NARRATOR: The following day, the researchers interviewed the students about their thinking on the towers problem.

JEFF: First we did this - we started out by moving the block up in each one.

CAROLYN MAHER: What did you come up with as a solution to the problem? Did you finally decide on how many?

JEFF: We decided on 32. And we kept on going up -

CAROLYN MAHER: Right.

JEFF: - And then we did the opposite of it.

CAROLYN MAHER: So, you decided on this pattern, that there were how many like that?

JEFF: It would go up to five.

CAROLYN MAHER: The interviews served multi purposes for us. It validated some of what, to us, were just theories. We had certain theories about what they were doing and what they were thinking based upon what we observed, what the cameras caught. But we weren't sure how aware they were of that thinking.

STEPHANIE: Well, 'cause this one, we had the pattern, the two, and then the two blocks up, and then the two blocks up.

CAROLYN MAHER: Yes.

STEPHANIE: And then we had the two in the middle, and we had the two here, and the two here.

CAROLYN MAHER: Okay. So, that was the other pattern you had. I'm confused though. How do you know that some of these aren't these?

STEPHANIE: Oh, thatís right. This one is this one. So, this one's -

CAROLYN MAHER: How did you deal with that yesterday? Did you end up counting things?

STEPHANIE: We ended up counting a lot over. We had 34 and we had it so we subtracted, I think, three groups, because we were down to 28 and then we added two groups.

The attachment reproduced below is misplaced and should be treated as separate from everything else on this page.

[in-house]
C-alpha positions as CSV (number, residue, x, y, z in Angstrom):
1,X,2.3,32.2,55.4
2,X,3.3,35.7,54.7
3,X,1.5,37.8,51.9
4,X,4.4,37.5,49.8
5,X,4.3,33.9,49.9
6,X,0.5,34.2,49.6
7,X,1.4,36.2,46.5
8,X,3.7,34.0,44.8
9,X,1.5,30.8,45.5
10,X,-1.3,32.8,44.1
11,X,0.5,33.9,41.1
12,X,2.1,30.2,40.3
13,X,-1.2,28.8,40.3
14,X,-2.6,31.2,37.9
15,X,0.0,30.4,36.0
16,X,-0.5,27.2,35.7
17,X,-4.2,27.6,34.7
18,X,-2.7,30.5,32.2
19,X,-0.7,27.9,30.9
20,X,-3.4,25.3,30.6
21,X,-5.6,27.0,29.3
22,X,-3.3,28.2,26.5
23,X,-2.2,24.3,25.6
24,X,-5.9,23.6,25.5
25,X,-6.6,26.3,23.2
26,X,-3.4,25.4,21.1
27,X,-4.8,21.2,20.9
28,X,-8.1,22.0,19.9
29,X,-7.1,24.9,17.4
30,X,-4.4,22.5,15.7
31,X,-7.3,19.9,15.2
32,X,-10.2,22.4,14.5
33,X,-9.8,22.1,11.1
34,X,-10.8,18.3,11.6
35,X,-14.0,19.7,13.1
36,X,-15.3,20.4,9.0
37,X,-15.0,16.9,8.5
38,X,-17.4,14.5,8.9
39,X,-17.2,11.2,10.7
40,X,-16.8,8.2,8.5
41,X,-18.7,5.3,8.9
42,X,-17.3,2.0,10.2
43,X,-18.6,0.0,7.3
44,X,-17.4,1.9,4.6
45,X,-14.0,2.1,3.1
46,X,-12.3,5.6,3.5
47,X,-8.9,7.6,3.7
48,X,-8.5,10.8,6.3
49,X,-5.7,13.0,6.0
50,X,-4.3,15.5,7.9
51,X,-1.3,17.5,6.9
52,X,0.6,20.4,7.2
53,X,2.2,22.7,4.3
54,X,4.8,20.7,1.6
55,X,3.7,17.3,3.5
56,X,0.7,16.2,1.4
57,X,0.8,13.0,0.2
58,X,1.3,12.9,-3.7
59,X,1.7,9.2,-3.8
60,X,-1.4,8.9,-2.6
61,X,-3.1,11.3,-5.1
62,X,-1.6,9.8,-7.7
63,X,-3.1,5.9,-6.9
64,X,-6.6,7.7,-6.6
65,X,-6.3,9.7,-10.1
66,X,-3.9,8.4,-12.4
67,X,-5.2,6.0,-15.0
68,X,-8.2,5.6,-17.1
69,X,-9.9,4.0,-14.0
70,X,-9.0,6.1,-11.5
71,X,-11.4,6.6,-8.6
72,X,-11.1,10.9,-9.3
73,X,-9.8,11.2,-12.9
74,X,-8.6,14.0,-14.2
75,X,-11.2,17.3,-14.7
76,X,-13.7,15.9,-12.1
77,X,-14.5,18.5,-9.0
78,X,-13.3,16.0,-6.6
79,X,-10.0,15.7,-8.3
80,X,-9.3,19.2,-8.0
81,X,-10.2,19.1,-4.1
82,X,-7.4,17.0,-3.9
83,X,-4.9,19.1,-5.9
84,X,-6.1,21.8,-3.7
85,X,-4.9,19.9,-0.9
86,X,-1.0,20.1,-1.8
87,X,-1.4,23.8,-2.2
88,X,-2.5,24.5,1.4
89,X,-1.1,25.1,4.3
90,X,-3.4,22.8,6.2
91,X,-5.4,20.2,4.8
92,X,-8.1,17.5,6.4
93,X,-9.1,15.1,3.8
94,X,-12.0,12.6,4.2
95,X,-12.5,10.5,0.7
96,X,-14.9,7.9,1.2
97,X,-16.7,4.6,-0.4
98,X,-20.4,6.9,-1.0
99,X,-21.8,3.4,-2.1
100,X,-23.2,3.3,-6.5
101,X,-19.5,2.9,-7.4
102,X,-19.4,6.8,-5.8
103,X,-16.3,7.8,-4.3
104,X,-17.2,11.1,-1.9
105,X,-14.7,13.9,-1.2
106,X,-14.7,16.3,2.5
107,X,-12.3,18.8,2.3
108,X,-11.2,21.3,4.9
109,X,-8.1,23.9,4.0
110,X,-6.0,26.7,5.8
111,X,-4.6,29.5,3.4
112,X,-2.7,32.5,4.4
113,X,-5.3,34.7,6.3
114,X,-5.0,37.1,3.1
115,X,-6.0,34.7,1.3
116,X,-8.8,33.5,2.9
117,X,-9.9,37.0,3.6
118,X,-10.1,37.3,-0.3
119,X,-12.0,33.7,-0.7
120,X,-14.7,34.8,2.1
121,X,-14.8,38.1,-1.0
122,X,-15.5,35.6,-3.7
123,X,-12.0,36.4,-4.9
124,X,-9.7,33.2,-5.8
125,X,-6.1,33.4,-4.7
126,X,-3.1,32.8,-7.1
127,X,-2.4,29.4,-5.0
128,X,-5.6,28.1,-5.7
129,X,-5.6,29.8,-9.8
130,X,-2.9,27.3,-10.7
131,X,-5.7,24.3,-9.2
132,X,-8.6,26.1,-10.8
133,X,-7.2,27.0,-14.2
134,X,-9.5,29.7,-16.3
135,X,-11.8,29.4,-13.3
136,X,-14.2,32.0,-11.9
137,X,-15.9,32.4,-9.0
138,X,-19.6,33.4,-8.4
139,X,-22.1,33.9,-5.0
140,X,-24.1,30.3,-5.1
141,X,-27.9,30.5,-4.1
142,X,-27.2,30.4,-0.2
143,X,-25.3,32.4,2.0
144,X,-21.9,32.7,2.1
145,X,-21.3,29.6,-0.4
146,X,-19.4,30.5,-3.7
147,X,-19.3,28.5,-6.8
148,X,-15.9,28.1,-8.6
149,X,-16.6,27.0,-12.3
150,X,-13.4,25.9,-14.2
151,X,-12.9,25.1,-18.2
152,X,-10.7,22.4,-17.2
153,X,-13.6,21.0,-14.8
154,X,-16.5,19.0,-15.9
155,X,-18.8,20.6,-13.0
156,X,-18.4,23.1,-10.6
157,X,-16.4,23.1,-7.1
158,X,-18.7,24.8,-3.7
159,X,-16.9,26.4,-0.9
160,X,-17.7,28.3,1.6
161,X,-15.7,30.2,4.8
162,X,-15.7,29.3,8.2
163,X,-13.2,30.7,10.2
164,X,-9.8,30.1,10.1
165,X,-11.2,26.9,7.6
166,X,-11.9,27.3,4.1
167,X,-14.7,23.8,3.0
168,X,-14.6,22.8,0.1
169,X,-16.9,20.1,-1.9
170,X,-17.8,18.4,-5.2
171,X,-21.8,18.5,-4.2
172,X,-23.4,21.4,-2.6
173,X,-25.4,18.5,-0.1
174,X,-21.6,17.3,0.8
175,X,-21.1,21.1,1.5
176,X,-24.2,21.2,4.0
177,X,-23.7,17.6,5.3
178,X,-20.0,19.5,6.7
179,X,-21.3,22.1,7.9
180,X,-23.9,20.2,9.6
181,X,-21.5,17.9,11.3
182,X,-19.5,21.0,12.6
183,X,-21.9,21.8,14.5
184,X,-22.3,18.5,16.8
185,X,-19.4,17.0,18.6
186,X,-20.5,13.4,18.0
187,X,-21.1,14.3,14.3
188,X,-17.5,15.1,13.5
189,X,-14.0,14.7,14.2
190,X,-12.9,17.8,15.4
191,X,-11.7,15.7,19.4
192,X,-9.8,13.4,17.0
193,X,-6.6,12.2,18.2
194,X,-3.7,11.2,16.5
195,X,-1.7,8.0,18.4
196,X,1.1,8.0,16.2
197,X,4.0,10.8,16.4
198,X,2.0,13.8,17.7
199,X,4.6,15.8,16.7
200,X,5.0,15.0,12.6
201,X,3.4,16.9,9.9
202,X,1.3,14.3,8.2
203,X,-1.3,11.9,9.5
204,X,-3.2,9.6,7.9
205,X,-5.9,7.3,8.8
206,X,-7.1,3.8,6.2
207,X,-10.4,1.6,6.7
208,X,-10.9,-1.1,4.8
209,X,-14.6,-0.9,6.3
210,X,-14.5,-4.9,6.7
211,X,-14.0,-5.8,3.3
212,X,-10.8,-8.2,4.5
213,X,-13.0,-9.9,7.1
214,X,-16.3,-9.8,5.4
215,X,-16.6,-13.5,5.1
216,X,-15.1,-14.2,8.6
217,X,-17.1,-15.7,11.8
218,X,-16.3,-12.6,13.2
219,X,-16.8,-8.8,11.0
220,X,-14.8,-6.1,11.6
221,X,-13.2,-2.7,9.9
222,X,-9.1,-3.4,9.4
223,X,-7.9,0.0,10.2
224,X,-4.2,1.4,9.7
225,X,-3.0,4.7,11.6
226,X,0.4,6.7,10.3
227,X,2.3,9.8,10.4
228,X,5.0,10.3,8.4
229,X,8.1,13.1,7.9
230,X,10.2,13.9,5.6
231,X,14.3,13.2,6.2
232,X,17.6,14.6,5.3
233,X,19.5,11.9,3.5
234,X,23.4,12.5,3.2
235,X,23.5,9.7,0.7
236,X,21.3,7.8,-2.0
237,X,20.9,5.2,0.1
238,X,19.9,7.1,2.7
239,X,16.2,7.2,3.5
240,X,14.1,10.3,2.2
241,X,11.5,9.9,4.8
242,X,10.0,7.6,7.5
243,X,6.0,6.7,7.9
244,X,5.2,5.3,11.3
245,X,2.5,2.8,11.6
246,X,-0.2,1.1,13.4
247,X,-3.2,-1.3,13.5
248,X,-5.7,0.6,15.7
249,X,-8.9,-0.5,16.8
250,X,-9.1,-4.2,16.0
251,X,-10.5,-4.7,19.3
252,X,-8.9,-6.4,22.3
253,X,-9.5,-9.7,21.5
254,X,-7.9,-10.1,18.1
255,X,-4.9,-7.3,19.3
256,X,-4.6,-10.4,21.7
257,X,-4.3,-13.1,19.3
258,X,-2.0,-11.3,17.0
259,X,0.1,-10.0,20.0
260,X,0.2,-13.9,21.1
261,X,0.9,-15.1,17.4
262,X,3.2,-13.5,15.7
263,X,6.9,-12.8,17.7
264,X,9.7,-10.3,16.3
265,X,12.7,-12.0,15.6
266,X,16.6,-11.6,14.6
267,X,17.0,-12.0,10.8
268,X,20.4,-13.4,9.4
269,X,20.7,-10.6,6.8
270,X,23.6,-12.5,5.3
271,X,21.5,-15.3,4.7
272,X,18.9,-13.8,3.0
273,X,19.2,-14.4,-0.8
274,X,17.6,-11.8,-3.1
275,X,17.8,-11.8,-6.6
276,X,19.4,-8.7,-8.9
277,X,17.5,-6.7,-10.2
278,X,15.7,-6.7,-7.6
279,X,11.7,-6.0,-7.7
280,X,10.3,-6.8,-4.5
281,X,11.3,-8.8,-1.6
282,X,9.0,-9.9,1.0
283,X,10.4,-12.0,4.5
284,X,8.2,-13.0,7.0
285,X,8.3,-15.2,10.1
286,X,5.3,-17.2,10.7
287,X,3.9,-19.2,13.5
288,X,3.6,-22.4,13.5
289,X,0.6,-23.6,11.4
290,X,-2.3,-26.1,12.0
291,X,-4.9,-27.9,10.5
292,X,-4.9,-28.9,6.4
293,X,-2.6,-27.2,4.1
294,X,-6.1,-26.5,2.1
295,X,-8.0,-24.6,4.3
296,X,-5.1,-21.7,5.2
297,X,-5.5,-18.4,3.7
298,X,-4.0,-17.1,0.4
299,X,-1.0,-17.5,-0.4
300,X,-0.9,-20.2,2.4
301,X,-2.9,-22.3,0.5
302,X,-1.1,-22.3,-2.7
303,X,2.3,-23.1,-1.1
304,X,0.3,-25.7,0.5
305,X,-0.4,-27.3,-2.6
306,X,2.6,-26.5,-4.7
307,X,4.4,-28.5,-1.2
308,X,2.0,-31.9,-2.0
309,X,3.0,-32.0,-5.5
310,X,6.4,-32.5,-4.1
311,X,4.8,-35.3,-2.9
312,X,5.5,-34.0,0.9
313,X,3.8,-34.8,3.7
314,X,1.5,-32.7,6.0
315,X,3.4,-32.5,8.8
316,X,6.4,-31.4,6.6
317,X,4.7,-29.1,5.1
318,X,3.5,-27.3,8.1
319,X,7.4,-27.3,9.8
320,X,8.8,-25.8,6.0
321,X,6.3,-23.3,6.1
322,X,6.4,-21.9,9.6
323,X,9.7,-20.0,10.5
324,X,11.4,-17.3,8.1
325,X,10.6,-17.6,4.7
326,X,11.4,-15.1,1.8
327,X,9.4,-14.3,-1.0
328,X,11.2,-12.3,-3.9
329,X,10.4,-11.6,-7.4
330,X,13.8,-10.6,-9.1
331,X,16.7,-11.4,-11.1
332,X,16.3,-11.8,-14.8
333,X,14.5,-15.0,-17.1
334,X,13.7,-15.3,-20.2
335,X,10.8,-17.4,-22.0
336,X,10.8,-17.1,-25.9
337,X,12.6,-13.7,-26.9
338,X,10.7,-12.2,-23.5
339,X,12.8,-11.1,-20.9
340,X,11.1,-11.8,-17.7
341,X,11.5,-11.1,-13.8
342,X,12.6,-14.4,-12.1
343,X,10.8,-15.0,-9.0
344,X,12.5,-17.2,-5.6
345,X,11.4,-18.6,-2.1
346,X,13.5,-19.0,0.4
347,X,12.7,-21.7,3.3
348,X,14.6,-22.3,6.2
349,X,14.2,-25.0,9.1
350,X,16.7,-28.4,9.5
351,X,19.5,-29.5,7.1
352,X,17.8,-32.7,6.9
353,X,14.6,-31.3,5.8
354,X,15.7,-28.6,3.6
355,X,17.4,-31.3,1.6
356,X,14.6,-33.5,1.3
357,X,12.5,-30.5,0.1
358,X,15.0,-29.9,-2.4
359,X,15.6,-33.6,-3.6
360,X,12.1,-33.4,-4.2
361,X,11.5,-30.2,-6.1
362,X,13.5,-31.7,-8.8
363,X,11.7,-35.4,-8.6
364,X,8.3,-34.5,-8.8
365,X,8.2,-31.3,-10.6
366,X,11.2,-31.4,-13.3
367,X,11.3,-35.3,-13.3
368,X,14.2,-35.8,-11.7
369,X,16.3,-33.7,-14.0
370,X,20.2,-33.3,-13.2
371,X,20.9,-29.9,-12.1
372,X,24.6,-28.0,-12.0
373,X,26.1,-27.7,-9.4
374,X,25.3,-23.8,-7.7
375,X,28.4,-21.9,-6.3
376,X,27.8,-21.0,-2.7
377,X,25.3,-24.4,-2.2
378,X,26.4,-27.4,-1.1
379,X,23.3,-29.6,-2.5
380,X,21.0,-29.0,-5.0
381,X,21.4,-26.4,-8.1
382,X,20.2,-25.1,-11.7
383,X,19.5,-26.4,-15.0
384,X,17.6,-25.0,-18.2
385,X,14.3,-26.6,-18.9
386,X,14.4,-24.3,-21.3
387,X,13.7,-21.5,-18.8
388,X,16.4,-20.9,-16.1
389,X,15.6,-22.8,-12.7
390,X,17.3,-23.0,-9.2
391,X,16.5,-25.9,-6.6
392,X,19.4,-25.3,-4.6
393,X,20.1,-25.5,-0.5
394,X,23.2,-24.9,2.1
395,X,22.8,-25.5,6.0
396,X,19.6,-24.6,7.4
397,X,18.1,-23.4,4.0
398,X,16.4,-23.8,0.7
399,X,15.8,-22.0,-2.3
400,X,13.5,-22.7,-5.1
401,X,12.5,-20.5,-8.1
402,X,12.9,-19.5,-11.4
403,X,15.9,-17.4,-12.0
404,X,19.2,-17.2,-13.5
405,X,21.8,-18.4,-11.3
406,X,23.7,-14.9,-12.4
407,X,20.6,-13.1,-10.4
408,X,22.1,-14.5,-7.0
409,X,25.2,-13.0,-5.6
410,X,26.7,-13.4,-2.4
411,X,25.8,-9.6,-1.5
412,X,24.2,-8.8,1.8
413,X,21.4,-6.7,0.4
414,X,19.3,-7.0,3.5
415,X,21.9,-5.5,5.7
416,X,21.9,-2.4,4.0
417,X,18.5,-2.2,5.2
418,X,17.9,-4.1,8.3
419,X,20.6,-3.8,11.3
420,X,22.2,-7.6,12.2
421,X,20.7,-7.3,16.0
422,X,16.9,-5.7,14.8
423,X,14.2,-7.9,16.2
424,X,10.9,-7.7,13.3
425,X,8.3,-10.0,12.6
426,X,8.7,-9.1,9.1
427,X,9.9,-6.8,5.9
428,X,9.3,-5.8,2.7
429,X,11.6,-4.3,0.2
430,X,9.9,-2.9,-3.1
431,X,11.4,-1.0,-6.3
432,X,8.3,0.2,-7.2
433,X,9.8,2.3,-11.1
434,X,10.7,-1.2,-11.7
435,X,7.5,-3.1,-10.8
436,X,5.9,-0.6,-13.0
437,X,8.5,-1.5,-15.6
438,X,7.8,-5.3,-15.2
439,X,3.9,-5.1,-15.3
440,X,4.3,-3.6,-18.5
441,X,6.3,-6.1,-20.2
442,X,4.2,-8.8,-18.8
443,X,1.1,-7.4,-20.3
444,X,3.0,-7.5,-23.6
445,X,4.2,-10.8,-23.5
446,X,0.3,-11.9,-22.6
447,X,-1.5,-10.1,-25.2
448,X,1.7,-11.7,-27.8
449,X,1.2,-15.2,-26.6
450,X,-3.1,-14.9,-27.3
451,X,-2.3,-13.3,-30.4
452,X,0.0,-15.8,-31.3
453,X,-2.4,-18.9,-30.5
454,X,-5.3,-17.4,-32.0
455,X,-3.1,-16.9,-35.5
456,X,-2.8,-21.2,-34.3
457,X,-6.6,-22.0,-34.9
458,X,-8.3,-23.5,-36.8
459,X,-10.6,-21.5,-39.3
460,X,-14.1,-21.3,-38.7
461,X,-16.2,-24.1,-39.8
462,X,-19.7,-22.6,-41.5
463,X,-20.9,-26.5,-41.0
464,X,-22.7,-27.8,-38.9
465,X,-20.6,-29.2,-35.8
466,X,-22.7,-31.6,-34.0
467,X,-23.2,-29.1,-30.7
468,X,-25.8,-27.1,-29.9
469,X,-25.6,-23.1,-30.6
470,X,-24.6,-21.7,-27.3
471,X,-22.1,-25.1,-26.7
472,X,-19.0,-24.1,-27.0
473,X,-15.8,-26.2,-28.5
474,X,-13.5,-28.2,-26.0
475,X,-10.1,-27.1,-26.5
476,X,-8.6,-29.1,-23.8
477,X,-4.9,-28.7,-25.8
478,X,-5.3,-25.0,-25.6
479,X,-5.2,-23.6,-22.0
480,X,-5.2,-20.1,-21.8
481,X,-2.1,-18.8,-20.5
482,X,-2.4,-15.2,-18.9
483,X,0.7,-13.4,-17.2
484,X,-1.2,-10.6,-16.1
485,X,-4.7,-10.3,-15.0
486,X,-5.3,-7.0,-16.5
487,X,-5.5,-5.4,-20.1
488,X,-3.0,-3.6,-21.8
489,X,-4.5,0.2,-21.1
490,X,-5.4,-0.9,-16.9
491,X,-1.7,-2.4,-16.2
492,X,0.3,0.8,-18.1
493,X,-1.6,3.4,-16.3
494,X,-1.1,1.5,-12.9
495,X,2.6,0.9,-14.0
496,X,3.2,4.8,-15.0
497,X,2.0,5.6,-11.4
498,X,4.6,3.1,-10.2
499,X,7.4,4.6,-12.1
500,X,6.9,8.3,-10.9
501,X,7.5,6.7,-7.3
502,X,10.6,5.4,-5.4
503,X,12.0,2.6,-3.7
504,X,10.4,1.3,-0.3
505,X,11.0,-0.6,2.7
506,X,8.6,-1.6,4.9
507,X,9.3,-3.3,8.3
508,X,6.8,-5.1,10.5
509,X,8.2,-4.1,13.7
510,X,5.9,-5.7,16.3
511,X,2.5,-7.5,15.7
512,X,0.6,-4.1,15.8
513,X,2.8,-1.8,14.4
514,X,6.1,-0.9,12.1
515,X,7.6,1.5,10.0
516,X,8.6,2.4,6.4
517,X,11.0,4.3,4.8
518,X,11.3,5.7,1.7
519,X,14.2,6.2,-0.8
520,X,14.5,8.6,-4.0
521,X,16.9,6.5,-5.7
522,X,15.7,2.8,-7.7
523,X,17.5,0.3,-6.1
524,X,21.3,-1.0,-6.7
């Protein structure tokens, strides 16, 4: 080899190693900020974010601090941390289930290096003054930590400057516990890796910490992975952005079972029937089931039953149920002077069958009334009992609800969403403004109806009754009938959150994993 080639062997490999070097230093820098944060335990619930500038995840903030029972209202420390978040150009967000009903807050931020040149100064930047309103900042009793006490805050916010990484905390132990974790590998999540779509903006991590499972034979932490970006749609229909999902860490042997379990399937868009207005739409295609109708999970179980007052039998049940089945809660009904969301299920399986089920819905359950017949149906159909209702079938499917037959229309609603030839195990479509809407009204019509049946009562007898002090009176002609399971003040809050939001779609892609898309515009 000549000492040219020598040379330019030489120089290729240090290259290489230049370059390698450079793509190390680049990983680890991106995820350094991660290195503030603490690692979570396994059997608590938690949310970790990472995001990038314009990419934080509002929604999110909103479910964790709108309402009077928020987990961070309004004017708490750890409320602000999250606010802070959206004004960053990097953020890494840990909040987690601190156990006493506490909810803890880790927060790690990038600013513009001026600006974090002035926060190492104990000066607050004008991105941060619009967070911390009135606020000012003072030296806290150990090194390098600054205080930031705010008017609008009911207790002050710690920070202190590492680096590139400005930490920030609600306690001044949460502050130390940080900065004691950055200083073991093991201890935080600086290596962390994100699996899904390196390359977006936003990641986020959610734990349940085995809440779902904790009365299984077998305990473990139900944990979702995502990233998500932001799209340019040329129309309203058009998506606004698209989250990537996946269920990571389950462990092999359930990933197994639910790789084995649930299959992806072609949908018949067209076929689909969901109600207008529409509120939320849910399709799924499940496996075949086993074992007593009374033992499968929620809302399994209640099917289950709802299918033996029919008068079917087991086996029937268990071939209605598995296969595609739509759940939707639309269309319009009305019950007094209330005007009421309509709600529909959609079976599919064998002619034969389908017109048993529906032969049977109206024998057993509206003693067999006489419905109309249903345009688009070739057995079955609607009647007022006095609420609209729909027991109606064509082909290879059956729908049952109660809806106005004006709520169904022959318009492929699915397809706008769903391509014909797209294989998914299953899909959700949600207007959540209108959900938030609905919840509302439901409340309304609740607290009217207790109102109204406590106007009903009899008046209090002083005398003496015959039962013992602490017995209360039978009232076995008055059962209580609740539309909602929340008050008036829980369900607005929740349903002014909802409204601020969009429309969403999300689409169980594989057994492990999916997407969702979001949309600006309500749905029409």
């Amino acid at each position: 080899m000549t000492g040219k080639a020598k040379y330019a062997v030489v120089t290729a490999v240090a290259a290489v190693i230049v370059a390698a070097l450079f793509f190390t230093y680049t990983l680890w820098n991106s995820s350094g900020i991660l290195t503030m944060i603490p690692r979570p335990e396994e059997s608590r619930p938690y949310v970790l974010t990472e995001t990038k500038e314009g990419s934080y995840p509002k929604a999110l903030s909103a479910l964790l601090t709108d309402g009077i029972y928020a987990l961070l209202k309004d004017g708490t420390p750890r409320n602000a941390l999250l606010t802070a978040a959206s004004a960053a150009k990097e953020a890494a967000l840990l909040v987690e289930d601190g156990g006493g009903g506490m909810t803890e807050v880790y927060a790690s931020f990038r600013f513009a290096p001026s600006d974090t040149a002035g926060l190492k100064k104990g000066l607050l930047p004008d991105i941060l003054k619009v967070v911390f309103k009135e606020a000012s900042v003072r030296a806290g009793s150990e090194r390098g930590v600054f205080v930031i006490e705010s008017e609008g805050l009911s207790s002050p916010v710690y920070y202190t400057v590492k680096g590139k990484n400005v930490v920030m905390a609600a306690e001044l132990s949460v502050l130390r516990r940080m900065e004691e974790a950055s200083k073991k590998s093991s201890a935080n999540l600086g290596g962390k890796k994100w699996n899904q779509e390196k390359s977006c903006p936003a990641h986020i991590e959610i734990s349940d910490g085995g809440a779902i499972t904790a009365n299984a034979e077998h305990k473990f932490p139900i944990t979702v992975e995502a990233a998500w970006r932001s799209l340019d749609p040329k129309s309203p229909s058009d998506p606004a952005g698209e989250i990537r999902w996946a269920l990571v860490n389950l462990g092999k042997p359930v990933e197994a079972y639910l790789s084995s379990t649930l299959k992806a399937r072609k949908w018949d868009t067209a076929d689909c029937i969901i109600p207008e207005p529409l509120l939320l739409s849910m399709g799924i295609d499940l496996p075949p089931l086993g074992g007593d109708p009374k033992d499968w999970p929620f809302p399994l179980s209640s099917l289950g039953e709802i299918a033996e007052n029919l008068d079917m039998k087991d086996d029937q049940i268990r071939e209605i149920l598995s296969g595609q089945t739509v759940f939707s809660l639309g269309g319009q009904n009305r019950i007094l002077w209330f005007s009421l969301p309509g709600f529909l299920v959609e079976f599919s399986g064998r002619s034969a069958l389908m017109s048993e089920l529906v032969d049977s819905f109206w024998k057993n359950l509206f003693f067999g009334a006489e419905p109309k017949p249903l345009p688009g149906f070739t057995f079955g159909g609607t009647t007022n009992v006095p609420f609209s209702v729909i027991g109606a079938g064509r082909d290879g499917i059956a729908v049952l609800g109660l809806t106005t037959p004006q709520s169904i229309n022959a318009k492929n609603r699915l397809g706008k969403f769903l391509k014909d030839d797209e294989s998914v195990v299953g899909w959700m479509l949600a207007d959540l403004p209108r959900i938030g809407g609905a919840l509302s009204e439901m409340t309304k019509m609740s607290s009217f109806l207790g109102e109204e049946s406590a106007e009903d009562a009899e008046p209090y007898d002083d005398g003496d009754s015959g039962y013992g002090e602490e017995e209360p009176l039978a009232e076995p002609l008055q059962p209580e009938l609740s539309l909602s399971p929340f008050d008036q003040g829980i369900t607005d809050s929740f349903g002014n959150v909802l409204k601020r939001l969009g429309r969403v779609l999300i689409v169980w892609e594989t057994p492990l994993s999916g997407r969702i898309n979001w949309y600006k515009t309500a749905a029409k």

CAROLYN MAHER: So, so, you think that that's what was happening yesterday?

STEPHANIE: Yeah, we kept, we kept finding different patterns, but we didn't check it with the other patterns.

CAROLYN MAHER: Uh-huh, okay.

STEPHANIE: It's really the same pattern in different places.

CAROLYN MAHER: Right.

STEPHANIE: It's taking one - building on one pattern. It's, okay, say I started with the pattern at the top. You're taking that pattern and you're moving it down one and then you're moving it down another and another.

CAROLYN MAHER: I'm just wondering if we can come up with a way that would make it easier to remember, because it's a nice way of trying to find them. I like your patterns, but I worry about if we're missing some or counting some twice. That's tricky. You might want to think about that: a way of trying to come up with a way to do that.

STEPHANIE: Yeah. How could you be absolutely, positively... A guess, a very lucky guess.

CAROLYN MAHER: Yeah, but math isn't a guess. Math you should be able to figure it out and be convinced. And you promise you're going to work on this?

STEPHANIE: Yeah.

CAROLYN MAHER: Okay, that's going to be great. I can't wait to talk to you about it some more. So, imagine the four towers and imagine the five towers and if you have time, imagine six.

STEPHANIE: All right, and I'll work on a way to be definite about your answer.

CAROLYN MAHER: Yeah, that would be exciting. That would be really fun. Terrific. Well, thank you so much.

STEPHANIE: You're welcome.

CAROLYN MAHER: You have a good weekend. I enjoyed this very much.

STEPHANIE: Thank you.

CAROLYN MAHER: It was good thinking, very good.

NARRATOR: About one month later, the researchers held a group interview with fourth graders: Jeff, Michelle, Milin, and Stephanie. In this session, they were especially interested in what made the students' reasoning convincing?